My recent offering of Geoffrey Hill’s ‘Merlin’ prompted me to dig out this one, on a similar theme but in a very different vein. It is from a long epic poem called ‘The Island’, chronicling the history of Britain from the Bronze Age to modern times. Published in 1944, it was very successful in its time and sold out its sizeable first edition very quickly, clearly having tapped something in the national psyche. I don’t imagine that many people read or remember it now, but when I came across a copy while browsing in a secondhand bookshop and lighted on this particular passage I thought, OK, so in form and style this might be about as unfashionable as you can get, but as a distillation of the historical truth that might or might not underlie the vast Arthurian legendarium it’s really quite potent, especially these last seven stanzas.
Hic Jacet Arthurus Rex Quondam Rexque Futurus
…. And all that coloured tale a tapestry
Woven by poets. As the spider’s skeins
Are spun of its own substance, so have they
Embroidered empty legend – What remains?
This: That when Rome fell, like a writhen oak
That age had sapped and cankered at the root,
Resistant, from her topmost bough there broke
The miracle of one unwithering shoot.
Which was the spirit of Britain – that certain men
Uncouth, untutored, of our island brood
Loved freedom better than their lives; and when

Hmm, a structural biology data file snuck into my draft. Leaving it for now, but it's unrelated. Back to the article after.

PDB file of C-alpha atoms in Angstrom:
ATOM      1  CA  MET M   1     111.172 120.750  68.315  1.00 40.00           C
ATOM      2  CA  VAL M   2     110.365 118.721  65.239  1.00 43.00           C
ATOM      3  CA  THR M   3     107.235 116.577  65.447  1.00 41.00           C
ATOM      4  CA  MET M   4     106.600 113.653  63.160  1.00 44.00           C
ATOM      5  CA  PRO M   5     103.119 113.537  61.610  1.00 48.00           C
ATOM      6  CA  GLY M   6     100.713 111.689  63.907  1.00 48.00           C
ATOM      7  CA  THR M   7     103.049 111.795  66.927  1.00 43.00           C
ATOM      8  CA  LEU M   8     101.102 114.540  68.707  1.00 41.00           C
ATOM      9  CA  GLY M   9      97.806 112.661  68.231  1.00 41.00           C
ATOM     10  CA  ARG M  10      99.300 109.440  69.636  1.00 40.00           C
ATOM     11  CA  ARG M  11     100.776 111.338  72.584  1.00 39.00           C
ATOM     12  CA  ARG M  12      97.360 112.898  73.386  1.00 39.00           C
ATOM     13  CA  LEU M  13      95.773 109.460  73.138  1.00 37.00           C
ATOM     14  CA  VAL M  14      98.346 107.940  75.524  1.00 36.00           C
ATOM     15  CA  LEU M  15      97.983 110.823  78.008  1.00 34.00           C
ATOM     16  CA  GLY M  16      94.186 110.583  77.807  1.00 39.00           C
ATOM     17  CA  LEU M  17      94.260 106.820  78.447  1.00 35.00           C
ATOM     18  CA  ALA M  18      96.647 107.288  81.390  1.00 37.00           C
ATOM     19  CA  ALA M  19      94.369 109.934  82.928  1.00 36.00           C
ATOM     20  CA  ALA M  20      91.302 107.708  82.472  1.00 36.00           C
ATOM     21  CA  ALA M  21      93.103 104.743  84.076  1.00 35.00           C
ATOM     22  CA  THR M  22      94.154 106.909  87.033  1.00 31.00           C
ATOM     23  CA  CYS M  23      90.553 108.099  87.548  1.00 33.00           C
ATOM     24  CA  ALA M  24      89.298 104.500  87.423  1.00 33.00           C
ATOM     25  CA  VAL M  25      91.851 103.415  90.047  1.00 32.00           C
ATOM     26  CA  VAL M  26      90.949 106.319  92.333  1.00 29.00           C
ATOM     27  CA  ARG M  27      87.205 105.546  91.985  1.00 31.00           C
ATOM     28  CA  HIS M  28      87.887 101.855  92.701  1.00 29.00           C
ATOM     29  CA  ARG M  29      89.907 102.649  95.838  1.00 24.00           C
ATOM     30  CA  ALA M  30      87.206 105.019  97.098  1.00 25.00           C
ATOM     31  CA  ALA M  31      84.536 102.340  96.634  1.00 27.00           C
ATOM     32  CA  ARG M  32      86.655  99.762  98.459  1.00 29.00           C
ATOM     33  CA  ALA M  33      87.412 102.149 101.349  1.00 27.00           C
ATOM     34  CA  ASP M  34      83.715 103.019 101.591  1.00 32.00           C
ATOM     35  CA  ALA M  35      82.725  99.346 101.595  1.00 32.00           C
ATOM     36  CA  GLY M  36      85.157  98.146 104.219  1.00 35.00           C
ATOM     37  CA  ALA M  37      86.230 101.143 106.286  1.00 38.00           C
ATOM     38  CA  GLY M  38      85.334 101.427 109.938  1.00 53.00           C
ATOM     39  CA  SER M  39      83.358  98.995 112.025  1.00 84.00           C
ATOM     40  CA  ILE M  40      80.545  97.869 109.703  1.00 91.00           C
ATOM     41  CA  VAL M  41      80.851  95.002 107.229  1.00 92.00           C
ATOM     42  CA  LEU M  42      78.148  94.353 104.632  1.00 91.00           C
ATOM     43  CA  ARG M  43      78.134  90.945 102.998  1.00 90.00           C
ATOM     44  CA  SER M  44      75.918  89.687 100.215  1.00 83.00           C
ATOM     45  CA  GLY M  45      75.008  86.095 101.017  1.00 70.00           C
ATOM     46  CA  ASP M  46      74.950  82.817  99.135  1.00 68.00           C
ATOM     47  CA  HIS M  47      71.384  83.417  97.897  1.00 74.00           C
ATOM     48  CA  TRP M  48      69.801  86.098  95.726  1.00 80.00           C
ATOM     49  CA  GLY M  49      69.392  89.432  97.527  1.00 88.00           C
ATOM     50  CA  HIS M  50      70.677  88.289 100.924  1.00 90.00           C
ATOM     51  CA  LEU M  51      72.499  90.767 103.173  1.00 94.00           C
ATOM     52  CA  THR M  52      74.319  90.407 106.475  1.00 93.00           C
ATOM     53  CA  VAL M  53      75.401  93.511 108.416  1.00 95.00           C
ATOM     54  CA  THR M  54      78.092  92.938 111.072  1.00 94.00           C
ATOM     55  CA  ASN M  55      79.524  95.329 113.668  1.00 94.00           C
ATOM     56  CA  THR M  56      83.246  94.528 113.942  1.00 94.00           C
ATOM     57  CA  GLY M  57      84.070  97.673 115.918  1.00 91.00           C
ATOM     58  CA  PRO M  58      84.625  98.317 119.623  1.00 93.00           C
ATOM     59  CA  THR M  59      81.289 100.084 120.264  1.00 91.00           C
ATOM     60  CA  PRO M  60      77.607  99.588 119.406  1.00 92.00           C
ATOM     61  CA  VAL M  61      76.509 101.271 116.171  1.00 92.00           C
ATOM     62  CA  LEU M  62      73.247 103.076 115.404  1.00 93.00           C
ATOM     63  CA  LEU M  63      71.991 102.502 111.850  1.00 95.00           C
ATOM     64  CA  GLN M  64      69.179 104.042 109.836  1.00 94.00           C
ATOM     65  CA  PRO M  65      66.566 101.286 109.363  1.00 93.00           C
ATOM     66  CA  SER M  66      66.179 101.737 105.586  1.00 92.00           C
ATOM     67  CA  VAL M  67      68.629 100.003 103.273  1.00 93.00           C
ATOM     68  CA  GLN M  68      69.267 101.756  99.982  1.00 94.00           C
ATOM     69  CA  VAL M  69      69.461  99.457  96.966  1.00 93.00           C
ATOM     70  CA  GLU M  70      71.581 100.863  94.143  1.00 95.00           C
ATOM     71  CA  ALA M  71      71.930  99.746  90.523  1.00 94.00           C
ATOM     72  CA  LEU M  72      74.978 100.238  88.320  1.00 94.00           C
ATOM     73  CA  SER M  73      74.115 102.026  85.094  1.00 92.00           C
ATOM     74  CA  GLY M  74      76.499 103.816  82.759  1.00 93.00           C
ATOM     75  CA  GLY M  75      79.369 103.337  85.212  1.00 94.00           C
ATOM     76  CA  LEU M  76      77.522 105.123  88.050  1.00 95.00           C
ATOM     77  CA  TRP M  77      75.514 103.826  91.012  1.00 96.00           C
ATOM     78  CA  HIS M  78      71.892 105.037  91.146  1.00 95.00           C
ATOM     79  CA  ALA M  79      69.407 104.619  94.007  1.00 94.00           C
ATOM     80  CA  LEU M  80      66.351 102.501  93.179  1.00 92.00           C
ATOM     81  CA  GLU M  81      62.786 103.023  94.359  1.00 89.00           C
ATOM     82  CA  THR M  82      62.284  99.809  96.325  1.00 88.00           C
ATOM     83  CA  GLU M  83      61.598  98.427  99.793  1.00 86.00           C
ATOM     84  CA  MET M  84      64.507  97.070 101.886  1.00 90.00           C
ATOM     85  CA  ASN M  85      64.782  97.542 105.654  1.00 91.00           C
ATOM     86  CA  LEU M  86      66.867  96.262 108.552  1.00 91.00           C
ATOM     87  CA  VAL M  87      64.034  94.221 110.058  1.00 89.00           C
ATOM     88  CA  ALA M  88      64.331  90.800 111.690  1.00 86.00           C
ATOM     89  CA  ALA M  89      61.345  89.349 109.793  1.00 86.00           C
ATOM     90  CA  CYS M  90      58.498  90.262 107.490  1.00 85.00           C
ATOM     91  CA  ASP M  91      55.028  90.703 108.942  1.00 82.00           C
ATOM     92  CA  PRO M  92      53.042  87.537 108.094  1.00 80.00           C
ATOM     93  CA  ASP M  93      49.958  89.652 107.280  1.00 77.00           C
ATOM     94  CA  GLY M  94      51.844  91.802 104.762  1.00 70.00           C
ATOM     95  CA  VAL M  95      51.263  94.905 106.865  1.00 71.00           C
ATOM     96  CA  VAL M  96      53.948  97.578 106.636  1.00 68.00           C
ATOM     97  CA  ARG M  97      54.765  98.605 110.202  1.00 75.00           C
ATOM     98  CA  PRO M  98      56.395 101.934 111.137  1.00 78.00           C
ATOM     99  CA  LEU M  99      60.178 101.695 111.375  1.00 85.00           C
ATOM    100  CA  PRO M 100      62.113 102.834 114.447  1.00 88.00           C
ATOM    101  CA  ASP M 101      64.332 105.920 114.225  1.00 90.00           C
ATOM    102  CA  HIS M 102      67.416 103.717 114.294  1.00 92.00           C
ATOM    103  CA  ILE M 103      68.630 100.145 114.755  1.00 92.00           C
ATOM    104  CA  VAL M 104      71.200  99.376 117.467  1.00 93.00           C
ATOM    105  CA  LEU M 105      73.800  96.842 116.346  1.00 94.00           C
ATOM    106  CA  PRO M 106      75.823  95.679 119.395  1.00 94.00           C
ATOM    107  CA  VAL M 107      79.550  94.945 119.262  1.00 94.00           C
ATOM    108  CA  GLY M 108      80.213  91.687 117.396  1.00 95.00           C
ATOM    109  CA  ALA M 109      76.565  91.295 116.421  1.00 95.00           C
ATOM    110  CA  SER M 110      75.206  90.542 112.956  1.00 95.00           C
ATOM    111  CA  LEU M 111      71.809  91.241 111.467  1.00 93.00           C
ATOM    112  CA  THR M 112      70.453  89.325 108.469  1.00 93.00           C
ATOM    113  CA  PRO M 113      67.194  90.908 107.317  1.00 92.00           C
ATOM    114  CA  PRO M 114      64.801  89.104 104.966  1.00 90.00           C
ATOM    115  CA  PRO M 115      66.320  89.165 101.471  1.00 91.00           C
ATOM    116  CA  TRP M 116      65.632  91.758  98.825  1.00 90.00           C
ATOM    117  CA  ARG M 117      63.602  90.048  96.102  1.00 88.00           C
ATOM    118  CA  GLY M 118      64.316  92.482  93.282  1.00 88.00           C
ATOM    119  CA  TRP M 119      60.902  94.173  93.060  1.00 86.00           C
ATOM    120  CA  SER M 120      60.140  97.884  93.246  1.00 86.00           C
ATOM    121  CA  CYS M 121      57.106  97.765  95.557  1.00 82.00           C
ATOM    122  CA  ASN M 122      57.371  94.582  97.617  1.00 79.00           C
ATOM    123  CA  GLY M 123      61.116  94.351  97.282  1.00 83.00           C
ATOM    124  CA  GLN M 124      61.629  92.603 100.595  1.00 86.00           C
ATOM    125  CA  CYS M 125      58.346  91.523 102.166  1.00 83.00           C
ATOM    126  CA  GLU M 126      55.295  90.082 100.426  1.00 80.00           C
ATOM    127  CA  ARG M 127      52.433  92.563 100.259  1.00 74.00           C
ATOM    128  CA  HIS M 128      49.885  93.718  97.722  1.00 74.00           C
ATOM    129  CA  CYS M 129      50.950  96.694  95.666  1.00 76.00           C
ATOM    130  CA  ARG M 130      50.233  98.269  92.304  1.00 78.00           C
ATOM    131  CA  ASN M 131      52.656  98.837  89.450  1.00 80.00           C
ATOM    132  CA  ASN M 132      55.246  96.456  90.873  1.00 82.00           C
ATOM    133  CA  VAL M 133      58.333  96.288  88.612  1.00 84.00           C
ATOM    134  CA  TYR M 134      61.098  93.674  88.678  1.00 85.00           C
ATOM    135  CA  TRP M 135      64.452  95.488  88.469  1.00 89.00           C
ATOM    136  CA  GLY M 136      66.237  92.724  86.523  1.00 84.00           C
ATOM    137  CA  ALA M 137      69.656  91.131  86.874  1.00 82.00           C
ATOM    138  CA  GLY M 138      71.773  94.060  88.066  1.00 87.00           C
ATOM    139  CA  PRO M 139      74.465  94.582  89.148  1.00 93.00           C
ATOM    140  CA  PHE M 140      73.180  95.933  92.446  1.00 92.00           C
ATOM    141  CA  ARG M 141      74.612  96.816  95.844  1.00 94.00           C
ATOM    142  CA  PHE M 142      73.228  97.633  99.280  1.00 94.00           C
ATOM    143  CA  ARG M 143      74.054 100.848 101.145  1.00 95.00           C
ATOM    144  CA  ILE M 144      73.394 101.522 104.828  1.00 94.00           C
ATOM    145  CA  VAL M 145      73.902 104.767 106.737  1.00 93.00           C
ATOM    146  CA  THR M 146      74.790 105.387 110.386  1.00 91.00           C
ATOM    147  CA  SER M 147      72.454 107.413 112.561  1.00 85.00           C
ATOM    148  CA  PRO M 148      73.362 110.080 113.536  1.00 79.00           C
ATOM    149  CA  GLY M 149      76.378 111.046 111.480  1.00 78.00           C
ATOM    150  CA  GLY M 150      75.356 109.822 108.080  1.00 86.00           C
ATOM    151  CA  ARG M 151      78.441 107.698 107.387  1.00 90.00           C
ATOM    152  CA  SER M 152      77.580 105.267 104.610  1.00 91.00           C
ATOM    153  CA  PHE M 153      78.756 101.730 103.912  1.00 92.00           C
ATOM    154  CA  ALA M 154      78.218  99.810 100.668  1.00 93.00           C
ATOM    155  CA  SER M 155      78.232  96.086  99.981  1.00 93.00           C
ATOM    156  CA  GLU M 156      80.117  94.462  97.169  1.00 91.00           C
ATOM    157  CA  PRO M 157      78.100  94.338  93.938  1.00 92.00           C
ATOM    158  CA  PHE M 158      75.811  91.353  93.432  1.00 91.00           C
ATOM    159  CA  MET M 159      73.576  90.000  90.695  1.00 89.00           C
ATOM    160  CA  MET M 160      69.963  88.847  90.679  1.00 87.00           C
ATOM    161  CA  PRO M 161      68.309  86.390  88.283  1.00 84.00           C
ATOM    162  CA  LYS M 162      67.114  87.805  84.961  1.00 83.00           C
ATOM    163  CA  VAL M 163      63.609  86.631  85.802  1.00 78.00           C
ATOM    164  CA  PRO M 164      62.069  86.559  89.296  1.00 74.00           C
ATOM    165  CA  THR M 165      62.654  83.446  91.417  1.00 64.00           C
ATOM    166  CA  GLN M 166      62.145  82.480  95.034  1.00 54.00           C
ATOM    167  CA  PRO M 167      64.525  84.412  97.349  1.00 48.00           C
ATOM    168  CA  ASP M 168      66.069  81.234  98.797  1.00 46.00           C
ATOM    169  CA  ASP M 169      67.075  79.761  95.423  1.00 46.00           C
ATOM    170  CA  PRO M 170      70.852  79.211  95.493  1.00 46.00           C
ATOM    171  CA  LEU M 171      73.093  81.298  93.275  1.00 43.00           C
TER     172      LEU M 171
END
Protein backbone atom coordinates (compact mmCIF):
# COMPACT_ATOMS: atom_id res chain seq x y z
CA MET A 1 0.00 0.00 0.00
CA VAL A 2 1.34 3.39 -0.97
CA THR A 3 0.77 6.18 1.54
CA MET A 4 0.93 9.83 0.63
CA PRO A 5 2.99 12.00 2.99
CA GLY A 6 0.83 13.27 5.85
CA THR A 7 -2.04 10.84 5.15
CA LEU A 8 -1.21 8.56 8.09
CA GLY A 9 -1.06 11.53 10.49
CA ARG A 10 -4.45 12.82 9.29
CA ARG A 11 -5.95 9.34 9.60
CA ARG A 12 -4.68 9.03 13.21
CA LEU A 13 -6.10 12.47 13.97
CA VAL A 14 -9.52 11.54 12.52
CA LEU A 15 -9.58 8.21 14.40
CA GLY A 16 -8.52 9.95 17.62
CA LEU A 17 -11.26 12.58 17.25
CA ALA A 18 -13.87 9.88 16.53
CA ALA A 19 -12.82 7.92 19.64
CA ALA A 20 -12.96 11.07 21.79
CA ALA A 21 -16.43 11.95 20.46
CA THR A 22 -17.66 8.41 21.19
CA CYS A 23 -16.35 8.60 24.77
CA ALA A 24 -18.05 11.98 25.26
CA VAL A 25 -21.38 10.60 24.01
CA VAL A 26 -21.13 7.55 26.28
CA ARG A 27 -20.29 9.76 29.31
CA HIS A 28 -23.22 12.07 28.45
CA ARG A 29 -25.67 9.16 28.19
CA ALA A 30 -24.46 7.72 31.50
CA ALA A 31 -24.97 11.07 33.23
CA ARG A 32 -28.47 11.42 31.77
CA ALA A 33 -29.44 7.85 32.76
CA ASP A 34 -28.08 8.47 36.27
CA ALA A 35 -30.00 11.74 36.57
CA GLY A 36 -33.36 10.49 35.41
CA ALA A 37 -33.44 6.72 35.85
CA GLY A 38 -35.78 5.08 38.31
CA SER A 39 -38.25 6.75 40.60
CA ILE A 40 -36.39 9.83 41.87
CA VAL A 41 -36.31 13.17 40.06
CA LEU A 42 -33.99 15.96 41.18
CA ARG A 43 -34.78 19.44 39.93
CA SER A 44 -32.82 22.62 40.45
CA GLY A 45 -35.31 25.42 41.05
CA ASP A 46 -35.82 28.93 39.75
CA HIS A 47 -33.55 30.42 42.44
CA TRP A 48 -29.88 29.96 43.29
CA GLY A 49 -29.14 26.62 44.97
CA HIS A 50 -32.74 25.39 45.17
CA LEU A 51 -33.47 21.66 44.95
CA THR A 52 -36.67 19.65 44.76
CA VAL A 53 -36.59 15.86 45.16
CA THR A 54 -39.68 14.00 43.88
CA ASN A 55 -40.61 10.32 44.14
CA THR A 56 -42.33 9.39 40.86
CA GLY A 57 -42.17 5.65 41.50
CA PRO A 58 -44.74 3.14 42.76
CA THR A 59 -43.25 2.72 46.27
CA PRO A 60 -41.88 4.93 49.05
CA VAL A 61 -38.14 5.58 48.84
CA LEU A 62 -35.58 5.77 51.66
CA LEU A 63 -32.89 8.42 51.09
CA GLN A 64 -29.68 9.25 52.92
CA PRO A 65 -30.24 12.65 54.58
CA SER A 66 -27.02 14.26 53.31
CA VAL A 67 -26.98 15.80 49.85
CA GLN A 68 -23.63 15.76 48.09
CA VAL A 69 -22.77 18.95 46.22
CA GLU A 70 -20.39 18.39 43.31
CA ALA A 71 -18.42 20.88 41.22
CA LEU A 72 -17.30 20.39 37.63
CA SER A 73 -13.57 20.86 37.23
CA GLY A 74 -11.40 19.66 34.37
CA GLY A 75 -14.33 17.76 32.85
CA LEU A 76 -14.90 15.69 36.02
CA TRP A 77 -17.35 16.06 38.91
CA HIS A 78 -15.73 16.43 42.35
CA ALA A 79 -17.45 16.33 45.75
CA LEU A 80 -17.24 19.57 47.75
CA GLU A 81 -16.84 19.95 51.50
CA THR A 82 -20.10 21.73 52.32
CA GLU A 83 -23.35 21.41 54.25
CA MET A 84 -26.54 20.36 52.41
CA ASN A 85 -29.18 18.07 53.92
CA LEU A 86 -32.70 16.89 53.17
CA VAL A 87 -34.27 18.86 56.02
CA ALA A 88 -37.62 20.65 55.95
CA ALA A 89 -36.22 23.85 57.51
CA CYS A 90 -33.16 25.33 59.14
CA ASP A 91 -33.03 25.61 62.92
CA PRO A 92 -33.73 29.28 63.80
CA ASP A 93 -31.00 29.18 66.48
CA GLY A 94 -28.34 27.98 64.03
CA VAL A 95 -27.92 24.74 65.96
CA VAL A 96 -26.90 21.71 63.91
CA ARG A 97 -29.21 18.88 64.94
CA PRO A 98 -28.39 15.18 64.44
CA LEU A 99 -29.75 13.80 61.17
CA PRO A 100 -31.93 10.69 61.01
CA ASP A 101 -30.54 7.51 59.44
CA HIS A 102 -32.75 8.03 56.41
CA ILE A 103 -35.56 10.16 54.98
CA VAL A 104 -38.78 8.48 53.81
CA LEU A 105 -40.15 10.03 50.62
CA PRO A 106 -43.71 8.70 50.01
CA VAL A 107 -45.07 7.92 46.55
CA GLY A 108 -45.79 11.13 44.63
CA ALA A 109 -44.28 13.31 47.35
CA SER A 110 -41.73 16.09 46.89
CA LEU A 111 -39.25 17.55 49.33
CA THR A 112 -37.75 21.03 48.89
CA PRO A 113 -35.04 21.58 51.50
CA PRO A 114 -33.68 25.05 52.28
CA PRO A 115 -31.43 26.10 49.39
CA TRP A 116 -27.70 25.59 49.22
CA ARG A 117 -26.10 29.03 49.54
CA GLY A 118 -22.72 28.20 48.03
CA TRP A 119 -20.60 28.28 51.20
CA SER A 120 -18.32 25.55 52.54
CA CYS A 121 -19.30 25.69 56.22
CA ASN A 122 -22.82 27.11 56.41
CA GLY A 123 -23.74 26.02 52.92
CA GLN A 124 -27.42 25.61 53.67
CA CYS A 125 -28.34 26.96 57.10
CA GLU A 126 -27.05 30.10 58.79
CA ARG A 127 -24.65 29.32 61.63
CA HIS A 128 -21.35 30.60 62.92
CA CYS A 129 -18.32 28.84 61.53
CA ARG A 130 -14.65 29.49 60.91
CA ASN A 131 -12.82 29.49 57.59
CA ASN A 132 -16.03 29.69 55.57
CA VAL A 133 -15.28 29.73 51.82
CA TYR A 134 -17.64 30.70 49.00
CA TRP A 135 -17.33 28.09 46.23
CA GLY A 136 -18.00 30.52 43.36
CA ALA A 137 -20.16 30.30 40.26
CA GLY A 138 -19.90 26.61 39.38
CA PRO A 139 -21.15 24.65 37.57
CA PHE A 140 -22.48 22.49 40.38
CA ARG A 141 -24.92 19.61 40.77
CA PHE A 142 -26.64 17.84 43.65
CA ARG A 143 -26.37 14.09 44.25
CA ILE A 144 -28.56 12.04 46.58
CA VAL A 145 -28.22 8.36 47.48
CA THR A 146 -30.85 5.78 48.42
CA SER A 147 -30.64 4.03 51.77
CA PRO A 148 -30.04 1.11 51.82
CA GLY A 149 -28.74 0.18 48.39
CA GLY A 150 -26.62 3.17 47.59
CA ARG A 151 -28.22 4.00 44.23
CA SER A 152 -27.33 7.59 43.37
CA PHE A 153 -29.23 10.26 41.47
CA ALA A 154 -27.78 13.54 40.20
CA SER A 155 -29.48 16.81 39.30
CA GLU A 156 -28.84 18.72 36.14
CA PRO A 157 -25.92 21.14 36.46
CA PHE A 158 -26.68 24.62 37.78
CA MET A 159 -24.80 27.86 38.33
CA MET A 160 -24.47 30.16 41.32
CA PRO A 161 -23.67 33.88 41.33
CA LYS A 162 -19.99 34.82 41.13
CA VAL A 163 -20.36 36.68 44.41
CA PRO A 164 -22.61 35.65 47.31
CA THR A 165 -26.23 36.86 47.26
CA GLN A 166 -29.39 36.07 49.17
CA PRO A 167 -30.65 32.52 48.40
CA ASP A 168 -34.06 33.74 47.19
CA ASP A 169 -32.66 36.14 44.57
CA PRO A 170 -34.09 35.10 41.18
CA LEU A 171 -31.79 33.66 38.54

The tempest crashed around them, rose and stood
And charged into the storm’s black heart, with sword
Lifted, or lance in rest, and rode there, helmed
With a strange majesty that the heathen horde
Remembered when all were overwhelmed;
And made of them a legend, to their chief,
Arthur, Ambrosius – no man knows his name –
Granting a gallantry beyond belief,
And to his knights imperishable fame.
They were so few . . . We know not in what manner
Or where they fell – whether they went
Riding into the dark under Christ’s banner
Or died beneath the blood-red dragon of Gwent.
But this we know; that when the Saxon rout
Swept over them, the sun no longer shone
On Britain, and the last lights flickered out;
And men in darkness muttered: Arthur is gone . . .
Francis Brett Young
Notes: Roman rule in Britain came to an end around 410 C.E. Gwent was a post-Roman Welsh kingdom. The Welsh flag features a red dragon. Arthur, of course, is conceived of as a leader of the Celtic resistance against the incoming tide of Saxon invaders who arrived in increasing numbers during the fifth century. The Celts at that time were Christians, the Saxons still pagan. The great battle that Arthur is said to have fought, which stemmed that tide for a while, was at Mons Badonicus, or Mount Badon, some time around the end of the fifth century.
The Latin title translates as ‘Here lies Arthur, the once and future king’. In actual fact the grave of Arthur, if indeed he ever existed, is unknown, though it has been claimed by many places. As it says in the ‘Englynion y Beddau’ (Stanzas of the Graves) in the Black Book of Carmarthen: ‘A grave for March, a grave for Gwythur/a grave for Gwgawn Red-sword/a wonder to the world is the grave of Arthur’.